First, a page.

Thelma Dalman brought healthy food to schools decades ahead of the curve

From the Santa Cruz Sentinel

When asked to describe Thelma Dalman, a local institution who pioneered one of the most progressive school lunch programs in the nation at Santa Cruz City Schools during the 1970s, family and friends at her 90th birthday party at DeLaveaga Lodge used almost every adjective in the dictionary.

Words like “generous,” “extraordinary,” “multifaceted,” “enterprising,” “a force to be reckoned with,” “powerful,” “one of the most loved women” and “admirable” are just a few.

“She’s done a lot for this community,” said Toni Dalman, Thelma’s daughter-in-law, who cited her work as director of food services at Santa Cruz City Schools as one of her many accomplishments. “She’s gone out of her way to help so many people and she’s still hopeful about the future. She can’t wait to see what happens next.”

Often referred to as the “Tofu Queen,” Thelma Dalman instigated a dietary revolution in 1972 when she eliminated almost all chemical additives from Santa Cruz City School lunches. In 1975, sugar followed suit. Just a few years later, Dalman introduced the first salad bars in elementary schools, a vegetarian alternative, whole grains and tofu, making Santa Cruz a nationwide leader in school nutrition and an example to follow for years to come.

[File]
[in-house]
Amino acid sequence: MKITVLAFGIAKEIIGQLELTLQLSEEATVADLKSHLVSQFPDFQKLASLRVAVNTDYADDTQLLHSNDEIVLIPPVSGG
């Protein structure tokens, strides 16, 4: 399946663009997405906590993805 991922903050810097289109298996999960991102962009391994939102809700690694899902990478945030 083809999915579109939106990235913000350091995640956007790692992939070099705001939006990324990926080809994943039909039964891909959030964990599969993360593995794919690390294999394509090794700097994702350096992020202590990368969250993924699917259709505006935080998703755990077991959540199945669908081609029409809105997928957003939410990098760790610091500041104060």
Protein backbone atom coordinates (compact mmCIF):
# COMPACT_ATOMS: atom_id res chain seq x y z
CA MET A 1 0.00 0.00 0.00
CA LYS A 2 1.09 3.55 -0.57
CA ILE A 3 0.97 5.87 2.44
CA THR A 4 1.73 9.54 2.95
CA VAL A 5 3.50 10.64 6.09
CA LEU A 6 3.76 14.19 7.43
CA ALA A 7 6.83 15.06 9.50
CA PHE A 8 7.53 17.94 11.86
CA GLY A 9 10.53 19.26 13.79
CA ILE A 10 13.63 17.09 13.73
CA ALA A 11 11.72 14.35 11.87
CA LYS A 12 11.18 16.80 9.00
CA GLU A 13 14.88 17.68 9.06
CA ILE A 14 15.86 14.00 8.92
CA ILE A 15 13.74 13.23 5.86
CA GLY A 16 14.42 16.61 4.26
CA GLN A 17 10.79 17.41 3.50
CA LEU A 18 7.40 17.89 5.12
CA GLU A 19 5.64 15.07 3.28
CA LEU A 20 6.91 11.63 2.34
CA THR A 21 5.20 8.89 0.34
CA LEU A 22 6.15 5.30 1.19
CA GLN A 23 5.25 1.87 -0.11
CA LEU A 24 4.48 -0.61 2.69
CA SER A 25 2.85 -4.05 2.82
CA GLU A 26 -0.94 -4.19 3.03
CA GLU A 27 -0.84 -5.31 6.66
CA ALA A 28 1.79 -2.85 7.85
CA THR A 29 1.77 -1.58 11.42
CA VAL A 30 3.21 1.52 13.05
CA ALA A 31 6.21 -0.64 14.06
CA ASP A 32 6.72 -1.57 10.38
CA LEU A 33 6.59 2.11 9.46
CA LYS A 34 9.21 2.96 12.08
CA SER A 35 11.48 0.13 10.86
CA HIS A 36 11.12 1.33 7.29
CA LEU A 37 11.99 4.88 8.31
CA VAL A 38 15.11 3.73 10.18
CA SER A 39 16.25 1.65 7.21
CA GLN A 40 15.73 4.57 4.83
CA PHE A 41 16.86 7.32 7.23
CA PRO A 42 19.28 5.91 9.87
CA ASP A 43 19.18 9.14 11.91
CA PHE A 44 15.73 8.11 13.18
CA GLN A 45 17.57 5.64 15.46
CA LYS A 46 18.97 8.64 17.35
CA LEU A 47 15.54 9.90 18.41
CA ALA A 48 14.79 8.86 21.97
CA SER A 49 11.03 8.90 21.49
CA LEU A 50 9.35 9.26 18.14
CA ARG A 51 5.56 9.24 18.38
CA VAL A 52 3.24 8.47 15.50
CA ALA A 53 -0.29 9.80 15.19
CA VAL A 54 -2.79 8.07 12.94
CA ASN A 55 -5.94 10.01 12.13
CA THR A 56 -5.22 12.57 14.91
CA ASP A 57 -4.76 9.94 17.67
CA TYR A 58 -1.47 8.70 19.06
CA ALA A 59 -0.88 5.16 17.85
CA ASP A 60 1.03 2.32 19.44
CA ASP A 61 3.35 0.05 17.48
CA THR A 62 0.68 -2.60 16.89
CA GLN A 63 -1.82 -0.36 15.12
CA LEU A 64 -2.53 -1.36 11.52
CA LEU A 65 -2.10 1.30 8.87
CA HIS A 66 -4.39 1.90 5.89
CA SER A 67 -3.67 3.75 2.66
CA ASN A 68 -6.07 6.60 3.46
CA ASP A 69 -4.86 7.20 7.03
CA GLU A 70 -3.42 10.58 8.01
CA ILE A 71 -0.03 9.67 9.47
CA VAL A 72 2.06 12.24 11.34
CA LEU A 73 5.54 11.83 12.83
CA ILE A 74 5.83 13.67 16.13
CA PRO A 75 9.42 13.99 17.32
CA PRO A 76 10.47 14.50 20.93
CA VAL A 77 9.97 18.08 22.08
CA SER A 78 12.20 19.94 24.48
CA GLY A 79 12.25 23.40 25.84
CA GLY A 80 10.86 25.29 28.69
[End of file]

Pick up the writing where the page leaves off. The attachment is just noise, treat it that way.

But she didn’t stop there.

“Mom crossed so many paths,” said Dennis Dalman, her oldest son, who added the family also owned The Pie Shop on the Boardwalk in the ’70s. “She’s been an active woman her whole life.”

In addition to her school lunch program, Thelma Dalman developed the first program in California for providing meals made in schools for senior citizens. Nationally, she worked with the U.S. Department of Agriculture in an ongoing attempt to change federal meal patterns and testified before various government committees in matters pertaining to child nutrition regulations and legislation.

And at home, she managed to raise three boys. Her second son, Bill Dalman, said he enjoyed his mom’s involvement in every aspect of his life, from Cub Scouts to the PTA — “she cannot stay home,” he said, laughing.

“She has this incredible zeal for life,” said Jim Dalman, her youngest son. “And she’s always adopted new friends.”

Considering the packed lodge on Sunday, it appears as though her continued involvement around Santa Cruz — even at 90 — has multiplied her number of fans.

Her reaction to the birthday crowd was further testament to the spirit her friends and family described: “This is marvelous! I’ve never had so many hugs in my life!”